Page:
A similar wall opening - Cruzille
The link to the website of La Tuilerie de Chazelle can be found here.

Sunday, 11 January 2015

The world is bigger than just Burgundy!

Some people are not very broadminded when it comes to their judgement of architecture, music, art, etc. In itself there is not much wrong with that stand point; it only becomes a bit of a menace when people try to inflict their taste on others.
Interesting in its own right!
I hope I am not so narrow minded when it comes to appreciating art. A good way to check that statement presented itself when I started digitalising my old slides. Over the years I had built up a collection of a good 10600 of those now almost obsolete pictures, taken in Europe, Asia and North-America. Whilst scanning however, I came across a far bigger number of Romanesque churches than I remembered having ever seen. And since it is nicer to share something than to keep it for oneself, I send a list of all my slides to the creator of "Bourgogne Romane”,who turned out to be interested in a number of my old slides. And again several of my pictures appeared on the webpage “L'Europe Romane”, a collection of more or less randomly chosen churches for which pictures were available.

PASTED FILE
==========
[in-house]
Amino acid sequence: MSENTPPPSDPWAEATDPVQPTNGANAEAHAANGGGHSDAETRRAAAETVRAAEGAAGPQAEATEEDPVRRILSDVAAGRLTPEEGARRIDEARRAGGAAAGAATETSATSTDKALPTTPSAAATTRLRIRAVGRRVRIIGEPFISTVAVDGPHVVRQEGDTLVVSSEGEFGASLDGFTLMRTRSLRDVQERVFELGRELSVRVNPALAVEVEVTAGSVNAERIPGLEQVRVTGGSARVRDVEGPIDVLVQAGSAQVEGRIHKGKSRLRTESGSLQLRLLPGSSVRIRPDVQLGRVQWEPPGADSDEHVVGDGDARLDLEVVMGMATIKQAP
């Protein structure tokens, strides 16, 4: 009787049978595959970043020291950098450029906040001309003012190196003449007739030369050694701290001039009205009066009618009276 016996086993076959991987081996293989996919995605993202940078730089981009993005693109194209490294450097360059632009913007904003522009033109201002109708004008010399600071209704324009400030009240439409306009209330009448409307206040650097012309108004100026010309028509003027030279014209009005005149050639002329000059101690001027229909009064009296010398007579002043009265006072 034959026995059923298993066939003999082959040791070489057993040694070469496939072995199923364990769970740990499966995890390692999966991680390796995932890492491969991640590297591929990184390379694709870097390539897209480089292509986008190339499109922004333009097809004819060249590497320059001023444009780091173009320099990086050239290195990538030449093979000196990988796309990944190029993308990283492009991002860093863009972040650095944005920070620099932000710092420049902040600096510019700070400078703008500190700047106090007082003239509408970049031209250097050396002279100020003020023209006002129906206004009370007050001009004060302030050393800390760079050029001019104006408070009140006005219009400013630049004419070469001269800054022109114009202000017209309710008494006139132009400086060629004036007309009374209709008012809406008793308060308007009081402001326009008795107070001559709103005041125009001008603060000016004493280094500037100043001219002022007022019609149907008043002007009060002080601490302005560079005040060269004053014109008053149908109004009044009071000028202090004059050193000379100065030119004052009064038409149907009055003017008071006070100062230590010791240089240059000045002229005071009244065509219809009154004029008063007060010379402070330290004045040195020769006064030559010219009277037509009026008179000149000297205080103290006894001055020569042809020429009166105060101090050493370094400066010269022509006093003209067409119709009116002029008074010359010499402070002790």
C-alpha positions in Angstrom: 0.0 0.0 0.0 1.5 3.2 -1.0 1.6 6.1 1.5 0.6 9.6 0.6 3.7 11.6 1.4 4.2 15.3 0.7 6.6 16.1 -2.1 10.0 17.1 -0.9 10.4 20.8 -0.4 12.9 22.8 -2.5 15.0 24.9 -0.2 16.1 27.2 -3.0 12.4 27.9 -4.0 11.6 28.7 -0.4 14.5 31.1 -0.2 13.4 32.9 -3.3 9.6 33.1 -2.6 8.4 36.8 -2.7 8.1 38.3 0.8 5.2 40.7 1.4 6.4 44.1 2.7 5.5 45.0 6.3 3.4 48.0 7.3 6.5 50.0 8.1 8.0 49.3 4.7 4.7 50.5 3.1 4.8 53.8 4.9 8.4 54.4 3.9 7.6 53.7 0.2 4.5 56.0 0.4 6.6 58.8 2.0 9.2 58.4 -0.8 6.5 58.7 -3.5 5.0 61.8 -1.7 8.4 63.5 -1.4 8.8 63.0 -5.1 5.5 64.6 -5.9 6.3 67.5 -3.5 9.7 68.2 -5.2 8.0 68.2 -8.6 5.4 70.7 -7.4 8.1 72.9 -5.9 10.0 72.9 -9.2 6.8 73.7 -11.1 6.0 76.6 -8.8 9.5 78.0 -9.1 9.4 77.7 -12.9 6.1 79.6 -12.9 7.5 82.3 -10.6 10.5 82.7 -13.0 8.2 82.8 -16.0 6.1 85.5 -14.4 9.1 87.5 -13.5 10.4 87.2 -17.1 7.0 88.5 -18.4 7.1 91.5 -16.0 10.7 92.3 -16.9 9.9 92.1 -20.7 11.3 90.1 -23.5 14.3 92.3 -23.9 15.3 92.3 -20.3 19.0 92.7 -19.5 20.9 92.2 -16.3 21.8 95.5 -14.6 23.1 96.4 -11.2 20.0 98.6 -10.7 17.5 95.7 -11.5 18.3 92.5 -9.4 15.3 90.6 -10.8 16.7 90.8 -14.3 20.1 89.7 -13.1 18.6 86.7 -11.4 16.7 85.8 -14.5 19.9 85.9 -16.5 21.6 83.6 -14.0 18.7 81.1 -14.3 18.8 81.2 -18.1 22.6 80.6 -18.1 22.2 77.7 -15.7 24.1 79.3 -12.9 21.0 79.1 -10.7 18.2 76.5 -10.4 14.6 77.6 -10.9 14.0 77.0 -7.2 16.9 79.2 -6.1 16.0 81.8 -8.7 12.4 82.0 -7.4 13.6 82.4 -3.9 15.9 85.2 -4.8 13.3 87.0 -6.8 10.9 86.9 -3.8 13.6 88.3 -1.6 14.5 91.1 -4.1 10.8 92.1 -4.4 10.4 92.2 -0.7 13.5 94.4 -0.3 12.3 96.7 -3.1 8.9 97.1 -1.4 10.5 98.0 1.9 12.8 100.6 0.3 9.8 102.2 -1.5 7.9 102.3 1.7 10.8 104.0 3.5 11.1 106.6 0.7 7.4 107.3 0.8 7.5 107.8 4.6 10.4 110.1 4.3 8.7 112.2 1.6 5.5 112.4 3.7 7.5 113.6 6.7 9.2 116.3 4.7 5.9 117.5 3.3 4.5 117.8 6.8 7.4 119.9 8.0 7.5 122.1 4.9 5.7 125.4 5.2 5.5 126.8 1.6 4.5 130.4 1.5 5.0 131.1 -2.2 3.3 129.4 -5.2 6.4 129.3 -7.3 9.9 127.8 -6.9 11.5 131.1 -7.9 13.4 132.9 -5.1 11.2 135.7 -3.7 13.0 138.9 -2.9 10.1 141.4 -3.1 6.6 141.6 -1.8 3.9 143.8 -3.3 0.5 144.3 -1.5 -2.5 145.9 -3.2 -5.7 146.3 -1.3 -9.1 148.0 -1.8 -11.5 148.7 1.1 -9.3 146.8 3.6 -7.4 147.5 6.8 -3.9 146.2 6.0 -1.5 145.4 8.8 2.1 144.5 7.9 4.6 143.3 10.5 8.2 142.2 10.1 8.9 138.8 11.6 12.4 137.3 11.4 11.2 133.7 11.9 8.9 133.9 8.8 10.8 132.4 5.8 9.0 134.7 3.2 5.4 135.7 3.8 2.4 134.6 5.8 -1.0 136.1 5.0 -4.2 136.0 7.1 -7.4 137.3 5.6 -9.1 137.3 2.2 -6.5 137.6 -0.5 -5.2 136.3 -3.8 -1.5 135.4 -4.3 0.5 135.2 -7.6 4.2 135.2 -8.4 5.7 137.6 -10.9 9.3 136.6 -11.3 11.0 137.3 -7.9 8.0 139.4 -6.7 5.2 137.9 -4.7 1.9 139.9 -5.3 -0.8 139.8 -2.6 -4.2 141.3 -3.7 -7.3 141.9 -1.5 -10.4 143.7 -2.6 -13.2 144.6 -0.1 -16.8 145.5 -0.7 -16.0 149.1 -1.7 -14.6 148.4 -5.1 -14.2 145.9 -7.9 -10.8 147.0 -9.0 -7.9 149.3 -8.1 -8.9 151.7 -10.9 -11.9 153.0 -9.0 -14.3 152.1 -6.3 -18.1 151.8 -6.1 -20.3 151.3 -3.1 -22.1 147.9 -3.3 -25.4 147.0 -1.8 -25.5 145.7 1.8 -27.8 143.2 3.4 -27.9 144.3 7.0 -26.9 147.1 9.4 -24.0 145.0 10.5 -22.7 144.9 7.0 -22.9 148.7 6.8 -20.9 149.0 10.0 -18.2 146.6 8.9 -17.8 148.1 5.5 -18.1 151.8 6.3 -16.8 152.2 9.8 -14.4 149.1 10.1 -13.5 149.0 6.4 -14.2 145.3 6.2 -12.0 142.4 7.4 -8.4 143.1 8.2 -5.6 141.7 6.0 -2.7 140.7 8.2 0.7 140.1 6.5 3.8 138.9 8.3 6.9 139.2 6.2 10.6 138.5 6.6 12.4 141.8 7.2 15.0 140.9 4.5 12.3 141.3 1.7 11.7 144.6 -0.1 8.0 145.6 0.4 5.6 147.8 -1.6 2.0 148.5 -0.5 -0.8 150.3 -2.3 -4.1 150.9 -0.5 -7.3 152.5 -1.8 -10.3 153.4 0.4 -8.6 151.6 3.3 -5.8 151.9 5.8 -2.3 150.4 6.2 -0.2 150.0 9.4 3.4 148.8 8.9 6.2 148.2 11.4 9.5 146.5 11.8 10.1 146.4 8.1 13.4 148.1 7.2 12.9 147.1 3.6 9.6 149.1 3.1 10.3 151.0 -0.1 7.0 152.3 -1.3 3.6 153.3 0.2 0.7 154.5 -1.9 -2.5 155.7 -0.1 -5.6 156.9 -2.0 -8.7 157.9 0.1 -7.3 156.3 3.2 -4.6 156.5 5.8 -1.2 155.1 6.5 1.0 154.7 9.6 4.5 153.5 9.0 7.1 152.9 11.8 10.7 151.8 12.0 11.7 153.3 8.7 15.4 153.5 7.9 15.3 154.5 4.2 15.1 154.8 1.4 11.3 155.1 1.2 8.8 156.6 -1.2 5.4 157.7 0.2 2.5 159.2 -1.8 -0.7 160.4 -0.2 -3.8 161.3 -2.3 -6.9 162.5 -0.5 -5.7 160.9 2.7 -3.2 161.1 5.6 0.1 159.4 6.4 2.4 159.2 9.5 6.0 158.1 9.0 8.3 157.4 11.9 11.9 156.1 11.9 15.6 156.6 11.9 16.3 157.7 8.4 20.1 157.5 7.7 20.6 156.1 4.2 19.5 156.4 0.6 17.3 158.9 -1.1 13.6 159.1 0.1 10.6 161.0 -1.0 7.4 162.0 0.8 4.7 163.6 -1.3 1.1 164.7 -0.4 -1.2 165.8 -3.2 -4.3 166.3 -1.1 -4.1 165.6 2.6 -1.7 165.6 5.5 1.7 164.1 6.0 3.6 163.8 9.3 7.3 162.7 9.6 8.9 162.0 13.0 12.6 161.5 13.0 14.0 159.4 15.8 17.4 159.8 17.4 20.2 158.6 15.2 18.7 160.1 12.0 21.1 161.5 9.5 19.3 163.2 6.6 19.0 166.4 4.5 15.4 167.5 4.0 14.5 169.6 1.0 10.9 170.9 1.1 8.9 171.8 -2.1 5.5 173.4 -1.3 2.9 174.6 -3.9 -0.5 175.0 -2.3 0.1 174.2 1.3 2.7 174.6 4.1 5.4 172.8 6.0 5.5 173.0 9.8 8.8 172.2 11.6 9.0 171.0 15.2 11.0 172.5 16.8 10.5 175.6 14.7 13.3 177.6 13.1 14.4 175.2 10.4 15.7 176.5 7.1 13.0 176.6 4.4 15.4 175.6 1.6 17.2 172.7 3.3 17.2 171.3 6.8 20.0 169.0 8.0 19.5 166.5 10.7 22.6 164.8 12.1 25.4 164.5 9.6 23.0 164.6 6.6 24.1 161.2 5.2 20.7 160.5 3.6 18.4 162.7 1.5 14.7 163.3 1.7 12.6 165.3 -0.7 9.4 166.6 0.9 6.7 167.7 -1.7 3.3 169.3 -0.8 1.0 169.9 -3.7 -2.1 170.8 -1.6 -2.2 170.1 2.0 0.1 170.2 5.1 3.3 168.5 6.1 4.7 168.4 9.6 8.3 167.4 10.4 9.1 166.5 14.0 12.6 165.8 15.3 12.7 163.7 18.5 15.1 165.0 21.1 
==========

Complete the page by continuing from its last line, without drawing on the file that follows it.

Map of Europe
Other than the Burgundian pages, this page did not claim any form of completeness. It really was a subjective choice of the maker of this site, and not a choice based on the "best", the "best preserved" the "historically most interesting buildings in an area".
Colours per country
And since I am really keen on knowing where to find something (be it a town or a building) I decided to create still another map. In the mean time this map, which started off as just another thing to keep myself busy, has grown more than I thought it would. And even though there are still buildings being added, the map is roughly ready for use. And of course that requires a concise instruction for use. Well, here we go!